By: Jenna Rubin CPT, CSCS
Reasons to squat from most important to least important (but they are all important):
Because it makes you happy, gain strength in the muscles of the core, spine, glutes, and legs in order to ultimately kick butt at everything else you do in life, improve bone density to prevent osteoporosis, maintain the ability to sit down and get up from the toilet (actually this might be number one), ability to get in and out of the front seat of your husband's lamborghini (if he doesn’t own a lamborghini I don’t see any point of getting in and out of the car), and last but absolutely least gaining a fantastic booty and radically ripped legs.
A common misconception in strength training is that the larger a muscle is, the more important it is in developing healthy movement patterns. On the contrary, in order for our large muscles to produce force effectively the assistance of several small stabilizing muscles is needed. Strong stabilizing muscles of the spine and pelvis, combined with proper technique, and optimal range of motion will lead to gains in strength, while preventing injury during exercise. I believe that strength training should be part of an overall wellness plan, which aids in injury prevention, health maintenance, weight loss as well as strength gains. Squats have far more functional value than just creating aesthetically pleasing legs. I would like to be squatting well into my 100s - yes I plan to live that long, but I know that I need to take care of my body as a whole in order to wreak the long term benefit of exercise. In addition to personal training I work in a physical therapy clinic as an exercise specialist. Sadly, chronic injuries amongst people who went too hard for too long performing the wrong exercises and not enough of the right ones were a good percentage of our patients. Ironically, we prescribed exercises to these patients which were helpful in alleviating the problems of poor exercise habits in the past. This is why performing the right exercises from the beginning is so important. Any person in the gym can throw you under a squat rack and tell you to max out. The point in seeking the assistance of a fitness professional is to reach your fitness goals in a safe atmosphere. A personal trainer has an eclectic knowledge base in exercise physiology, psychology, anatomy, and biomechanics. We know where you should be mobile, where you should be stable, and where you need to improve to be the strongest person you can be physically. We also know how to motivate you and make exercise more enjoyable!!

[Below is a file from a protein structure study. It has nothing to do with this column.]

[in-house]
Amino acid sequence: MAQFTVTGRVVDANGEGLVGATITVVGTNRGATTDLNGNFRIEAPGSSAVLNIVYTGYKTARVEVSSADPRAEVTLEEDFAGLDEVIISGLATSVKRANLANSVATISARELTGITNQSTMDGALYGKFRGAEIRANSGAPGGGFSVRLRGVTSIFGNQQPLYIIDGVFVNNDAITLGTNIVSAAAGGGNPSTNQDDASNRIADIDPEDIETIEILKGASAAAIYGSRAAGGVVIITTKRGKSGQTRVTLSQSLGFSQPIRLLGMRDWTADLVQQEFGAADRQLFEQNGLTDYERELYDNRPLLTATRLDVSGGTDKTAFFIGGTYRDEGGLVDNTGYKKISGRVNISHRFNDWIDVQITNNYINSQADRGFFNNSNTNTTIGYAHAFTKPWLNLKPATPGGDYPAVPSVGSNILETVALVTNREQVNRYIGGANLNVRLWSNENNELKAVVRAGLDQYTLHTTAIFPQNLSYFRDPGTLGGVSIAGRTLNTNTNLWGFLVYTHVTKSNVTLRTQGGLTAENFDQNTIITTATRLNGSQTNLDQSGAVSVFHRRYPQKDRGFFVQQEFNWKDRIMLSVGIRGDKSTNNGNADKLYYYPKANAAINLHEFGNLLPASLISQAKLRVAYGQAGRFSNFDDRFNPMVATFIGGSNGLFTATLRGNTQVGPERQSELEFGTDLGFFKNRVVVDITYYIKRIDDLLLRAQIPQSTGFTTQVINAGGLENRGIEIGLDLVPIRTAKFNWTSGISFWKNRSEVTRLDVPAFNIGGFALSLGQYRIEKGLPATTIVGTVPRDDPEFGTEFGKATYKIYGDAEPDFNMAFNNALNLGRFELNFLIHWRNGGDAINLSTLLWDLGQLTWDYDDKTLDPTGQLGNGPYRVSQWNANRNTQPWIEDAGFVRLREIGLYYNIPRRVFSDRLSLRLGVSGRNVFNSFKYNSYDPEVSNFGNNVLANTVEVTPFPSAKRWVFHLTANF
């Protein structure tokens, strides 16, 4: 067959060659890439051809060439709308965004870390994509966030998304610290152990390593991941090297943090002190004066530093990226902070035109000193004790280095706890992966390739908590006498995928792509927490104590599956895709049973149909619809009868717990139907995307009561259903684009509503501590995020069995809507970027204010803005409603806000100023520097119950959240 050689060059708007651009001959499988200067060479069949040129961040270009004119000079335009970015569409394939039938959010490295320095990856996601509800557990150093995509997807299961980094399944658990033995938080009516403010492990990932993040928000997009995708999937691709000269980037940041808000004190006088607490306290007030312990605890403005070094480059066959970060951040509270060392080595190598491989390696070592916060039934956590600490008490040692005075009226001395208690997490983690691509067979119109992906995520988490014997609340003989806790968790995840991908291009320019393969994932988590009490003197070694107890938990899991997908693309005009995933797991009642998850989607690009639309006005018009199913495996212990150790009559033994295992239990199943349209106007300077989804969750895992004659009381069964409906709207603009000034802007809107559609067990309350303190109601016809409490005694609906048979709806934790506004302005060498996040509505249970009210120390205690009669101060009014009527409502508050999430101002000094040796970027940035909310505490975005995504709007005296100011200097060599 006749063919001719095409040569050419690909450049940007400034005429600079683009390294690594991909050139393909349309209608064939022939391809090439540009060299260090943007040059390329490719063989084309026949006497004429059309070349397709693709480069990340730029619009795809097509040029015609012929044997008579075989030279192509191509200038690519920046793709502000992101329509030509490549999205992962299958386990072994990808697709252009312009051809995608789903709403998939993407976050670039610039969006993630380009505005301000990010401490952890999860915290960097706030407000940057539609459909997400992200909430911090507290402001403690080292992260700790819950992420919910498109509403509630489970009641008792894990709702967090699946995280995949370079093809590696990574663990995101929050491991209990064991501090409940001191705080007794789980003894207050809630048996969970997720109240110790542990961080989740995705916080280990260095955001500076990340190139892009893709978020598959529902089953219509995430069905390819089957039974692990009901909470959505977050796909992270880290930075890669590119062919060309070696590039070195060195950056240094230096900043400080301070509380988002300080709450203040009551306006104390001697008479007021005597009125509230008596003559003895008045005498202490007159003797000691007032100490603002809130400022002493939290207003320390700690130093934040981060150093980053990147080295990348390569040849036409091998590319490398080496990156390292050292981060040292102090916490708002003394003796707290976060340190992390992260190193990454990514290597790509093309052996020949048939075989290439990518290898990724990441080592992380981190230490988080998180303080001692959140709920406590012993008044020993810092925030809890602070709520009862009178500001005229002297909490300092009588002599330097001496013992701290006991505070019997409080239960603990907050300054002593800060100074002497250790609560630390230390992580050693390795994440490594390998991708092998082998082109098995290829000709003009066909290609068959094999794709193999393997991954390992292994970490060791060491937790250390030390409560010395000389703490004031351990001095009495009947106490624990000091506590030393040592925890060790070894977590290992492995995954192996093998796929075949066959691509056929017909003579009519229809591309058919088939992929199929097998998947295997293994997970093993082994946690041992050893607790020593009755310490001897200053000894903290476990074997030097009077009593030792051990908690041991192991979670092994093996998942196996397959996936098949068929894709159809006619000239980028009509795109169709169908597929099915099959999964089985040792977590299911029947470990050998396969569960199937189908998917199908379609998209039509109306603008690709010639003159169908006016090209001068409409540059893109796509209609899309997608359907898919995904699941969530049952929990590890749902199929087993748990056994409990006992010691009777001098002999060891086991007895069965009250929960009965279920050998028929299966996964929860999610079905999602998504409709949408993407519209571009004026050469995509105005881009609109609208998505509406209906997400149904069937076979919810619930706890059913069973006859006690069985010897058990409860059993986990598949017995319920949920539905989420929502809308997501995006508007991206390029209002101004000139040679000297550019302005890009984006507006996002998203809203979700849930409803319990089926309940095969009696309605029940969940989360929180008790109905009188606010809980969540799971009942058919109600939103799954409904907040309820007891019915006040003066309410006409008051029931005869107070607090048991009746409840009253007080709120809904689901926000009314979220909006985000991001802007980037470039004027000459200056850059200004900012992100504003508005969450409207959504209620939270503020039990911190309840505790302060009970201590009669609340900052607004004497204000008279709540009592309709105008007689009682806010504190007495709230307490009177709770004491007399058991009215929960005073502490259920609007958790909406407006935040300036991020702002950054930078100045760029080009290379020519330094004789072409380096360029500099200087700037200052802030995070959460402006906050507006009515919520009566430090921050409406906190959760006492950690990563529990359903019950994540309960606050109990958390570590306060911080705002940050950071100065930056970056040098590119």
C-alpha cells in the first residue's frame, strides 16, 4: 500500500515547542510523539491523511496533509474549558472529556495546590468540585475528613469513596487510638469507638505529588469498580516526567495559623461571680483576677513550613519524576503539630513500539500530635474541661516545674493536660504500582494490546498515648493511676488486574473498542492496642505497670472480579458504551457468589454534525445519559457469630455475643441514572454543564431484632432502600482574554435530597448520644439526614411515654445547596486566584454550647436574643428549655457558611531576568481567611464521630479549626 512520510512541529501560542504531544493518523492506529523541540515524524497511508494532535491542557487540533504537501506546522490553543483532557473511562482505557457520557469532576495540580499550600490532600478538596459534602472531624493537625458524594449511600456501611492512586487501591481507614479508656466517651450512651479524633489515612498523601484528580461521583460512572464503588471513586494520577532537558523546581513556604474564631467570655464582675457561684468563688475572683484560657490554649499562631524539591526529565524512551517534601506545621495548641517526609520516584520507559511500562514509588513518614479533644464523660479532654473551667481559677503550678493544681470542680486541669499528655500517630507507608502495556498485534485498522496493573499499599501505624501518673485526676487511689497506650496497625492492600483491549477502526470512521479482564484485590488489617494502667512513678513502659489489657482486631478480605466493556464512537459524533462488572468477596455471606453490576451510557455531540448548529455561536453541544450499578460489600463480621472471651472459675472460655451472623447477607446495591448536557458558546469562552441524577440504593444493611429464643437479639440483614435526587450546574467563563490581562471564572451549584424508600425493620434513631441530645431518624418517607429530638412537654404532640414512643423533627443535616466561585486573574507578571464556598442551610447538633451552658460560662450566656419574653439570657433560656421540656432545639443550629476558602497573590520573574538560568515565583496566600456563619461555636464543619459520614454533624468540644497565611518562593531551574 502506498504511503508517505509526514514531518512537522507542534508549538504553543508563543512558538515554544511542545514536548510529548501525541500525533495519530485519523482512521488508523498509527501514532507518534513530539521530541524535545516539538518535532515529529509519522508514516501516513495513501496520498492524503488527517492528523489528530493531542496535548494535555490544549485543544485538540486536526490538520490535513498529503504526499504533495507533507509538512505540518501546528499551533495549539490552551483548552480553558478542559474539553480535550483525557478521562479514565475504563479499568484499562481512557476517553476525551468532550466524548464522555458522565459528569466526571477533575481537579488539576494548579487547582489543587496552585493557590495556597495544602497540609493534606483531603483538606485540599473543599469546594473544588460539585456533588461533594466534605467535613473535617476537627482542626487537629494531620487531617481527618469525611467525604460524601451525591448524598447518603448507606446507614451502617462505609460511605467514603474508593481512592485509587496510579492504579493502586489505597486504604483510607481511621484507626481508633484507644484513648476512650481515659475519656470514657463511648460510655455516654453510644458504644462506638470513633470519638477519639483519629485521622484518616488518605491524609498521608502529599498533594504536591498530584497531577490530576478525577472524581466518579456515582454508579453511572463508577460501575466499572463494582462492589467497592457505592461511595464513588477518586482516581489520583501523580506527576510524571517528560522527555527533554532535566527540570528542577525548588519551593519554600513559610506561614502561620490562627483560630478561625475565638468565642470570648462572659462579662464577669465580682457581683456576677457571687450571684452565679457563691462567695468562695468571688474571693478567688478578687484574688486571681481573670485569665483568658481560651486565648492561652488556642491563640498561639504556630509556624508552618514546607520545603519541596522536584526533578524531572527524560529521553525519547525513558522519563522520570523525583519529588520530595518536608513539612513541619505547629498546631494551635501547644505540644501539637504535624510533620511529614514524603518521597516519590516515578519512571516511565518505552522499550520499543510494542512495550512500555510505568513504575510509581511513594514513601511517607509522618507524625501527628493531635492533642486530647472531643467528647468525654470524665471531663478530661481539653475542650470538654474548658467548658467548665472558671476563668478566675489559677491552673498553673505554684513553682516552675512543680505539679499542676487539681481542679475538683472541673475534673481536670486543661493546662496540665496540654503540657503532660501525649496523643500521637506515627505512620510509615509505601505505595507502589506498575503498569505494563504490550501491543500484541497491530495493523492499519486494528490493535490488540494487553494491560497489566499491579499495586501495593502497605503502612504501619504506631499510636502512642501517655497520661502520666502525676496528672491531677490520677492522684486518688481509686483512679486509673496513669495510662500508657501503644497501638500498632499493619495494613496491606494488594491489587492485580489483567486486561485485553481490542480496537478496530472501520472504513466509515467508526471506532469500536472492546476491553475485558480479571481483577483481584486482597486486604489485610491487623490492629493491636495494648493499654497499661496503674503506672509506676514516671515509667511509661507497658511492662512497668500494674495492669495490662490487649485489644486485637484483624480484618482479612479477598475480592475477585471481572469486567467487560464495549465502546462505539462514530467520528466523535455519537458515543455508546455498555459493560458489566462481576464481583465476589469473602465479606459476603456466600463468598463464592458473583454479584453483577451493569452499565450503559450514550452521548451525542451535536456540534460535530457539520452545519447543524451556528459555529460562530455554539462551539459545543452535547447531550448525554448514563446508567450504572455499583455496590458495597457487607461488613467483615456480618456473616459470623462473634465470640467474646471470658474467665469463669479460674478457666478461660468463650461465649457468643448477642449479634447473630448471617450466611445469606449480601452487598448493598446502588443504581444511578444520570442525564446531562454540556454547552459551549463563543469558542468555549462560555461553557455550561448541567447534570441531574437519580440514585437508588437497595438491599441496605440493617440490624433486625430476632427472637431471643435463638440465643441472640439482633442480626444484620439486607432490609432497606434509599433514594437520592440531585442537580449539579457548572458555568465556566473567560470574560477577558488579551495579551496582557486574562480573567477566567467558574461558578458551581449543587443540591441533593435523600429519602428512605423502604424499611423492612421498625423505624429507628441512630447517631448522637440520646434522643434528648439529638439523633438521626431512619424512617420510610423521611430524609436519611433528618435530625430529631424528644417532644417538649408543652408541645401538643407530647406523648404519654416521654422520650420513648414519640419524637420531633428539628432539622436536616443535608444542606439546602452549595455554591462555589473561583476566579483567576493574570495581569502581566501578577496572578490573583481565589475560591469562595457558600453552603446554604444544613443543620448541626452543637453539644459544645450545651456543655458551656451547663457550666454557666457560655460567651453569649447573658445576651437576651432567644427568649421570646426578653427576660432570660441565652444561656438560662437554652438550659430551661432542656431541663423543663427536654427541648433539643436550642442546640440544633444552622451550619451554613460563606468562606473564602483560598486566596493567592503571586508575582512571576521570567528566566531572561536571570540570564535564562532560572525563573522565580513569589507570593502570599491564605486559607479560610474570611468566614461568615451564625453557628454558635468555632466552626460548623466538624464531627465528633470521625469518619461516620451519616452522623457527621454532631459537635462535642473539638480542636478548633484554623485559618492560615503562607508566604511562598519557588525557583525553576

Today, I am going to discuss eight simple exercises anyone can add to their fitness routine in order to improve the functionality of their squat. One common mistake I see in many clients is knee valgus - the tendency of the knees to collapse inwards. Knee valgus puts a tremendous strain on the ligaments and attachments of the knee along with the joint itself. In fact knee valgus is the exact movement that will cause your AcL to tear. Even when individuals understand proper technique, sometimes their glutes are simply not strong enough to keep their knees from caving inwards. Strengthening the glute medius ( the muscle responsible for stabilizing the pelvis and abducting the leg) aids clients in gaining control over knee position. These two exercises are highly effective for strengthening the glute medius. There are several supine variations of glute medius exercises but I prefer standing exercises when improving the squat.
1. Physioball Abduction